New children's hospital on fast track through the planning procedures

 

THE CONSTRUCTION of the controversial new national children’s hospital on the Mater site in central Dublin is to be fast-tracked through the planning process, it has emerged.

The change in approach means the project will not be scrutinised by Dublin city council planners and a planning application will go directly to Bord Pleanála instead.

Minister for Health Mary Harney told the Dáil last April that the development board for the project, formally known as the National Paediatric Hospital, would submit a design application to the council in June 2010. This was later pushed back to August, when a media briefing for the proposals was planned.

However, no application was submitted and the development board last week heard that the application would now go directly to Bord Pleanála. The change in approach was attributed to recent amendments to planning legislation which are now Government policy, and board members were told the project team was evaluating the impact of the legislation on the project.

A spokesman for the development board yesterday confirmed the new approach. He said certain healthcare projects could now be considered under strategic infrastructure legislation, since the Government enacted a change to the planning laws at the end of July. The children’s hospital project qualified as strategic infrastructure because it was both strategic and of national importance, he said.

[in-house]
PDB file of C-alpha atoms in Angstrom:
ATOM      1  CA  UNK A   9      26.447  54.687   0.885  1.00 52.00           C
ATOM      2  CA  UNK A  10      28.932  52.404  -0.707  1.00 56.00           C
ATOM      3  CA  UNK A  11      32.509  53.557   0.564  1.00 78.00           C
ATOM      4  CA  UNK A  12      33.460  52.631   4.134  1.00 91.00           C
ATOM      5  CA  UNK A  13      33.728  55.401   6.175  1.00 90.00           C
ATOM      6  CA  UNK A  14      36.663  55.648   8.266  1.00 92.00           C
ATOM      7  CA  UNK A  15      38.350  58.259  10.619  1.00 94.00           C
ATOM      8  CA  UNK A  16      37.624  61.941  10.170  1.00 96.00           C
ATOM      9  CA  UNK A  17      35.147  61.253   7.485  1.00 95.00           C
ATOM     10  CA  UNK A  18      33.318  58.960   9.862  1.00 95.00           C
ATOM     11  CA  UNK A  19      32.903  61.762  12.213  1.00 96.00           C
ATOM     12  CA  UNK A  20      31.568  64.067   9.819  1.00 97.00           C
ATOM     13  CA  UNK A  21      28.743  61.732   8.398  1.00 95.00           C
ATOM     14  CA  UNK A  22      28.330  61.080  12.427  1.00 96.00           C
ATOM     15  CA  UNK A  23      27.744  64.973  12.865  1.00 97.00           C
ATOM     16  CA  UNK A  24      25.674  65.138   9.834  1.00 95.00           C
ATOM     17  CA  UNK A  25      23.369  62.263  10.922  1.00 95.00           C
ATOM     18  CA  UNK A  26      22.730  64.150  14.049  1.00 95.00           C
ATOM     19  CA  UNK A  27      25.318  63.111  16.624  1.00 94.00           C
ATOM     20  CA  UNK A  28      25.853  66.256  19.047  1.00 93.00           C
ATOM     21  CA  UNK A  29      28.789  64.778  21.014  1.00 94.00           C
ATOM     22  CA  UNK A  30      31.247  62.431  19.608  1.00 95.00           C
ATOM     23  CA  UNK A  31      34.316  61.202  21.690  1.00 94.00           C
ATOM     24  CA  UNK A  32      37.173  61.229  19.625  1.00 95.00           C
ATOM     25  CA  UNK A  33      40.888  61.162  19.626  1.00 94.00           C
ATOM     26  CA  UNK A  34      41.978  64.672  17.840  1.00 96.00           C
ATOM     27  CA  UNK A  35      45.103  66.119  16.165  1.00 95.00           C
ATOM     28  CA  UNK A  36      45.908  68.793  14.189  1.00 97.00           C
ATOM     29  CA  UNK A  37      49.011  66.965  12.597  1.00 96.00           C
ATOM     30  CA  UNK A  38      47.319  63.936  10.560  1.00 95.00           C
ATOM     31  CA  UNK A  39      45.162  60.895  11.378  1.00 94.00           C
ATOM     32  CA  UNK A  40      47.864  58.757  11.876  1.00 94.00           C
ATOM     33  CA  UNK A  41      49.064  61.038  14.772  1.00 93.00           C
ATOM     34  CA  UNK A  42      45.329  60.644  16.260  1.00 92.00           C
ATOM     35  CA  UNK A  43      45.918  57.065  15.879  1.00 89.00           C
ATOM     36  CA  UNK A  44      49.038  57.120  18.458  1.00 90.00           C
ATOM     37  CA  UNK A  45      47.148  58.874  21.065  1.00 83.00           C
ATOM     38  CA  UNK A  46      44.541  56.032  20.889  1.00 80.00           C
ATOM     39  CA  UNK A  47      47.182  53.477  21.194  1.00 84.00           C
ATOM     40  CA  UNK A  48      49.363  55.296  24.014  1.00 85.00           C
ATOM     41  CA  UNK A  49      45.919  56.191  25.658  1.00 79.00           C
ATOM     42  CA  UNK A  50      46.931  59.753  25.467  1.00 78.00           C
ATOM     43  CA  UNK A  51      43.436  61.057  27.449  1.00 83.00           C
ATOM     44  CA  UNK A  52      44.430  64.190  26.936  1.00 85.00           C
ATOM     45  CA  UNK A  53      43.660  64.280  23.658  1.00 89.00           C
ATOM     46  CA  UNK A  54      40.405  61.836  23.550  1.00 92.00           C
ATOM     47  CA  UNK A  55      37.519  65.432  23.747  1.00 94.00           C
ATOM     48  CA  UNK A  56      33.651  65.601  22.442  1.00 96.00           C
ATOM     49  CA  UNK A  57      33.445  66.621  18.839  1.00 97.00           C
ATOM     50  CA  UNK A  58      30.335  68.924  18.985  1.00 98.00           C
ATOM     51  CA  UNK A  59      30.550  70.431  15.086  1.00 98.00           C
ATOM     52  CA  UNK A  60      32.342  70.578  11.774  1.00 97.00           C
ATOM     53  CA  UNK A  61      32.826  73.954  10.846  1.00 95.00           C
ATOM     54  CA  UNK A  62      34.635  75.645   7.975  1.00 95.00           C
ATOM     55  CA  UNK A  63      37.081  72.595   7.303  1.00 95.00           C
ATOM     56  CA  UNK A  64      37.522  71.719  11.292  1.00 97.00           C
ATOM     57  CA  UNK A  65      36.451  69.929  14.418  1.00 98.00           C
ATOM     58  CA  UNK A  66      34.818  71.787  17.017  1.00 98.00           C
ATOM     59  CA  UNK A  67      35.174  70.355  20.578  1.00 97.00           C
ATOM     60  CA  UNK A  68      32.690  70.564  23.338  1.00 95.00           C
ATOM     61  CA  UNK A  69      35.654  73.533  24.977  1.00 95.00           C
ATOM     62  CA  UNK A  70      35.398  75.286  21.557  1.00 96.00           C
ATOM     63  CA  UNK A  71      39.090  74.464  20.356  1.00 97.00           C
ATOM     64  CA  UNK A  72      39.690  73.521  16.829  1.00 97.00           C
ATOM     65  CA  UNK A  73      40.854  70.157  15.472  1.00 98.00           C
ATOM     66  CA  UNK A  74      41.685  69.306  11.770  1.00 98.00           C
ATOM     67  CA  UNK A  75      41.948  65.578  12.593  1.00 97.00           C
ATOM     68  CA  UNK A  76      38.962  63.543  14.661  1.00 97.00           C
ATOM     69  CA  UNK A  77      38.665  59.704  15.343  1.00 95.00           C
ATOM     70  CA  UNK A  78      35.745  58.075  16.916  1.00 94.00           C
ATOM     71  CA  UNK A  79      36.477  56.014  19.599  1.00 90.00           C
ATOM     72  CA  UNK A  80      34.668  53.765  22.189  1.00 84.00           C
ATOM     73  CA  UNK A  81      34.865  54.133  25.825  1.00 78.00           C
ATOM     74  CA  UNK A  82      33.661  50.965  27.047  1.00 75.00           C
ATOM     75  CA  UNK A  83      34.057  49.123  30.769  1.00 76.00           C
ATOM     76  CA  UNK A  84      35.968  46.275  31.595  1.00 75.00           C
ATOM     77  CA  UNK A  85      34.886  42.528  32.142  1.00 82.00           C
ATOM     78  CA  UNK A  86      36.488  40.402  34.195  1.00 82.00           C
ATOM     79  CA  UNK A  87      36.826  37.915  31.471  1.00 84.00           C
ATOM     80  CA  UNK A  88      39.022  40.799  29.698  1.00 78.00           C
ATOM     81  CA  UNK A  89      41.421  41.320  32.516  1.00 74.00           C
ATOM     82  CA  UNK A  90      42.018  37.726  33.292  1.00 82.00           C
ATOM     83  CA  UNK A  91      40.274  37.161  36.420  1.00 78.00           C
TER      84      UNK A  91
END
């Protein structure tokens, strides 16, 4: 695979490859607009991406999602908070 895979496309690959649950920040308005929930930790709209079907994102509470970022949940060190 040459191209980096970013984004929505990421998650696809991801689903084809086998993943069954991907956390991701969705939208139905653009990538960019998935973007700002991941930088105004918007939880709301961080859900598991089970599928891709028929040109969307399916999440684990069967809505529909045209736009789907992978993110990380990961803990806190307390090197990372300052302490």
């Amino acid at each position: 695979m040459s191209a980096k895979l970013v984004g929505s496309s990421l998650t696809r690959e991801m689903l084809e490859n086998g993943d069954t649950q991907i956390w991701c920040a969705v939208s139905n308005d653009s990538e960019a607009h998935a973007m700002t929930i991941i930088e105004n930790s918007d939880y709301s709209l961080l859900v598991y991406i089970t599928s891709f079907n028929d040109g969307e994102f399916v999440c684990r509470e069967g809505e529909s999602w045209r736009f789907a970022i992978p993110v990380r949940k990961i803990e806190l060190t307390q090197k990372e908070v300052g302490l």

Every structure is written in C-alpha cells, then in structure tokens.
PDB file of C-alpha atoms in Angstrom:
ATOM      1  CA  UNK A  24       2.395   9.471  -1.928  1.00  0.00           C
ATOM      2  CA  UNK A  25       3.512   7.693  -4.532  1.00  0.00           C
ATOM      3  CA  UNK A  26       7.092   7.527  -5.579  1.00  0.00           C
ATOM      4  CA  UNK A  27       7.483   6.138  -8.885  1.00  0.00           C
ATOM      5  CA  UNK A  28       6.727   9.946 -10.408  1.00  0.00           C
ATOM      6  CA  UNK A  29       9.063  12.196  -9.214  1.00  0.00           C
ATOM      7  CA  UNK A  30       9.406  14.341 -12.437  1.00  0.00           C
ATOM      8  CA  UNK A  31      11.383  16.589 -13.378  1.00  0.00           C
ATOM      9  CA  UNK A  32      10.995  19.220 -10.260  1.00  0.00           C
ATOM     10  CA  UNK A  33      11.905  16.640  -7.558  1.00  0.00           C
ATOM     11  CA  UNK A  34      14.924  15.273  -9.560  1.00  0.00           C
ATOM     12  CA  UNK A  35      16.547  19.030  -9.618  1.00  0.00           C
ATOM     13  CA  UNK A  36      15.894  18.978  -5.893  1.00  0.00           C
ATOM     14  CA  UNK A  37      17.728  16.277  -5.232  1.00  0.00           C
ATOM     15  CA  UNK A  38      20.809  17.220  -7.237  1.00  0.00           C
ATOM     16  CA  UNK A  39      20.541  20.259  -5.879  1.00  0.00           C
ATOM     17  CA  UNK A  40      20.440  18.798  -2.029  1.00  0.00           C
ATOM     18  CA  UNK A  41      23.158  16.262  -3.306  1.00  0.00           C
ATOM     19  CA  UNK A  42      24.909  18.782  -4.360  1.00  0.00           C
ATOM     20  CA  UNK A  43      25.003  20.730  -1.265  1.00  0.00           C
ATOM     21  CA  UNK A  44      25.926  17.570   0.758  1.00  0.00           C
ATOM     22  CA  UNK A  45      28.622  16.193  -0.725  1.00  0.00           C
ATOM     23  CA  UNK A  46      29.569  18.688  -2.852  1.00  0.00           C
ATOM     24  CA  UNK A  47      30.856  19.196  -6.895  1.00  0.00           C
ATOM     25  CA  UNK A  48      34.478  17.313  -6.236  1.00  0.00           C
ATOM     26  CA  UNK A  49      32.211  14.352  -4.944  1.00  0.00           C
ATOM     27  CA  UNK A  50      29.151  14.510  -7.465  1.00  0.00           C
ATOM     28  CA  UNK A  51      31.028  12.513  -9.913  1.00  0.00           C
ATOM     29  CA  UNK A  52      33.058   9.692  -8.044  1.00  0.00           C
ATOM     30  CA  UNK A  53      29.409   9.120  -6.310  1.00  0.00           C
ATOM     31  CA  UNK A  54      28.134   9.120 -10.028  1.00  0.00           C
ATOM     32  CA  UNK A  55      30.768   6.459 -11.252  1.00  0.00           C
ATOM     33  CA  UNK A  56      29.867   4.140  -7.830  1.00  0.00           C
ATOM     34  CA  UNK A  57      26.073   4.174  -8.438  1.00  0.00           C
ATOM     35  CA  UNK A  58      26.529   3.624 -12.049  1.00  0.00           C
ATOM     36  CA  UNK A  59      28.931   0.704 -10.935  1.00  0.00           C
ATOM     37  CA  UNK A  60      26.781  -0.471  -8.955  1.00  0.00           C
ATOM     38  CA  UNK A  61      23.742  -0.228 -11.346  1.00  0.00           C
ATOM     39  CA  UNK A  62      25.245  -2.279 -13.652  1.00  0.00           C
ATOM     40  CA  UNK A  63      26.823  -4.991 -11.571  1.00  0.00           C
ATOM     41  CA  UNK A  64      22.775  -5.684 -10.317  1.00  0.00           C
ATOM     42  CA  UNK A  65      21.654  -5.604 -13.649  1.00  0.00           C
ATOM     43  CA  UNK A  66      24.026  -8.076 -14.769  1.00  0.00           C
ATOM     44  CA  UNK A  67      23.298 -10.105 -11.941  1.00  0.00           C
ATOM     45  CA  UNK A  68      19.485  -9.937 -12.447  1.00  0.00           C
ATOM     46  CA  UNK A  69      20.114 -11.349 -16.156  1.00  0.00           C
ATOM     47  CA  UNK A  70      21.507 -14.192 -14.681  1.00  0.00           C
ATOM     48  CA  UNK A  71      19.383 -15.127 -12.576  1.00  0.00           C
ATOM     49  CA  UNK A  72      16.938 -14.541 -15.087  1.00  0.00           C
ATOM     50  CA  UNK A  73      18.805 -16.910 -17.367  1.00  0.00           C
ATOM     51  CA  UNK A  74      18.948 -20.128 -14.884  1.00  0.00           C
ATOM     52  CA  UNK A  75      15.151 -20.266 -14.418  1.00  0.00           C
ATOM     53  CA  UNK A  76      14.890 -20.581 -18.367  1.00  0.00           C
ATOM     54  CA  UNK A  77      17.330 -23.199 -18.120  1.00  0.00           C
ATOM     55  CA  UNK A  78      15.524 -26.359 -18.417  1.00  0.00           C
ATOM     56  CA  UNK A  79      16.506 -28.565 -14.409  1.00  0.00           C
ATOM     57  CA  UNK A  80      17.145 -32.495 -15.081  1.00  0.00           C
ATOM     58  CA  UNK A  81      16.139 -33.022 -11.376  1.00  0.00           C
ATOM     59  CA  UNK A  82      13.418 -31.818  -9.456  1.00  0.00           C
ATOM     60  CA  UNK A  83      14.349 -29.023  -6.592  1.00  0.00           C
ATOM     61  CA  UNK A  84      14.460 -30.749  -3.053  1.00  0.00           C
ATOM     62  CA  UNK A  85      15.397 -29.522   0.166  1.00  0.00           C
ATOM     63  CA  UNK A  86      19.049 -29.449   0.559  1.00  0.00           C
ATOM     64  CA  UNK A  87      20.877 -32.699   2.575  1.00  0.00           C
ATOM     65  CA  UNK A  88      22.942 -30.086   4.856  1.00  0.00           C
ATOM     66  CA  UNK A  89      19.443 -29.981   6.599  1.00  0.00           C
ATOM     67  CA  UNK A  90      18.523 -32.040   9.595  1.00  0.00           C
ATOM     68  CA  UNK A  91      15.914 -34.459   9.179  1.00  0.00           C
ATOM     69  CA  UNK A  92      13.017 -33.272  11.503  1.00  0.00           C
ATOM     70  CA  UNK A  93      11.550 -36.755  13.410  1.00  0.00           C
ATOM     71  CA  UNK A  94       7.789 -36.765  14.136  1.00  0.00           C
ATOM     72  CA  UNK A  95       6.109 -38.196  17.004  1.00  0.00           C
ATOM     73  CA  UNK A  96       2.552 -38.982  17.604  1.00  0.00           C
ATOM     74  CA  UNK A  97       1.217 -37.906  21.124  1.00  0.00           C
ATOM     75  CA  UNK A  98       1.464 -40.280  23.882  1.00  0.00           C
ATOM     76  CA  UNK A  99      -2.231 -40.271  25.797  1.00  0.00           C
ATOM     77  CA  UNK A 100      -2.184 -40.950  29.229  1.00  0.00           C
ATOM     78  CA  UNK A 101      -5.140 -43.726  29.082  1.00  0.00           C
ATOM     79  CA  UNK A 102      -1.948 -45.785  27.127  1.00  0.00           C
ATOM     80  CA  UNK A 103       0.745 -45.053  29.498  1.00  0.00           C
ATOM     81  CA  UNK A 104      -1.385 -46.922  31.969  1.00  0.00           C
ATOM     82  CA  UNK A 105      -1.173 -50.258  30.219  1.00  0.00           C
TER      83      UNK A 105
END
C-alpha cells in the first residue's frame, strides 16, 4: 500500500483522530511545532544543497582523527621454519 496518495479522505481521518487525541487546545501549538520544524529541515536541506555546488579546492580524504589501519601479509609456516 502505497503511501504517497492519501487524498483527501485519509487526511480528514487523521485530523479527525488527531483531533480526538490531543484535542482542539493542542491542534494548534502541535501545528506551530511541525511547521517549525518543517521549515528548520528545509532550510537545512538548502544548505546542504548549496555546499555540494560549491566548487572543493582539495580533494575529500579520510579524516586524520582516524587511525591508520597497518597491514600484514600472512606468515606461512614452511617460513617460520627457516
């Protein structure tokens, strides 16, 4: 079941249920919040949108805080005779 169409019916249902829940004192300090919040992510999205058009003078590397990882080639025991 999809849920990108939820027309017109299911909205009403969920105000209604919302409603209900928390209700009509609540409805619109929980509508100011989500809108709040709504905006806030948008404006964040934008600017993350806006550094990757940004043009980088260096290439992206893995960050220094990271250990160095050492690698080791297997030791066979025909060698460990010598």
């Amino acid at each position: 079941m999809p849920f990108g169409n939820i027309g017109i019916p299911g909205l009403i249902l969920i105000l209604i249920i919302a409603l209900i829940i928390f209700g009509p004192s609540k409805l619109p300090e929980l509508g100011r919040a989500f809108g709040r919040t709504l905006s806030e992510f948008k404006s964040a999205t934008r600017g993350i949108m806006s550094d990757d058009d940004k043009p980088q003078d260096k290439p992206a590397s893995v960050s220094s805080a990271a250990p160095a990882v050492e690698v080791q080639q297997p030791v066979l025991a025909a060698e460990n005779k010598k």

Engagement with Bord Pleanála on the planning application will not now happen until September 29th.

The plan to construct a new national children’s hospital beside the Mater hospital has been widely criticised by groups who claim the site is unsuitable. Most recently, 25 leading medical specialists expressed opposition after leading cardiologist Maurice Neligan said he had changed his mind and now favoured development on a greenfield site. “It would have been prudent if the proposed plan for the development and its access had been made available for public scrutiny,” Mr Neligan said.

Meanwhile, Phil Shovlin, a key aide of former HSE boss Brendan Drumm since 2006, has been appointed the next chief executive of Temple Street children’s hospital. Ms Shovlin trained as a nurse and was chief executive of St Vincent’s private hospital in Dublin from 1999 to 2002. She worked as services planner with the North Western Health Board in 2002-2005 before taking up the post of director of the chief executive’s office in the HSE.

At Temple Street, which will be subsumed into the National Paediatric Hospital when it is built, she succeeds Paul Cunniffe, who held the post of chief executive for 29 years.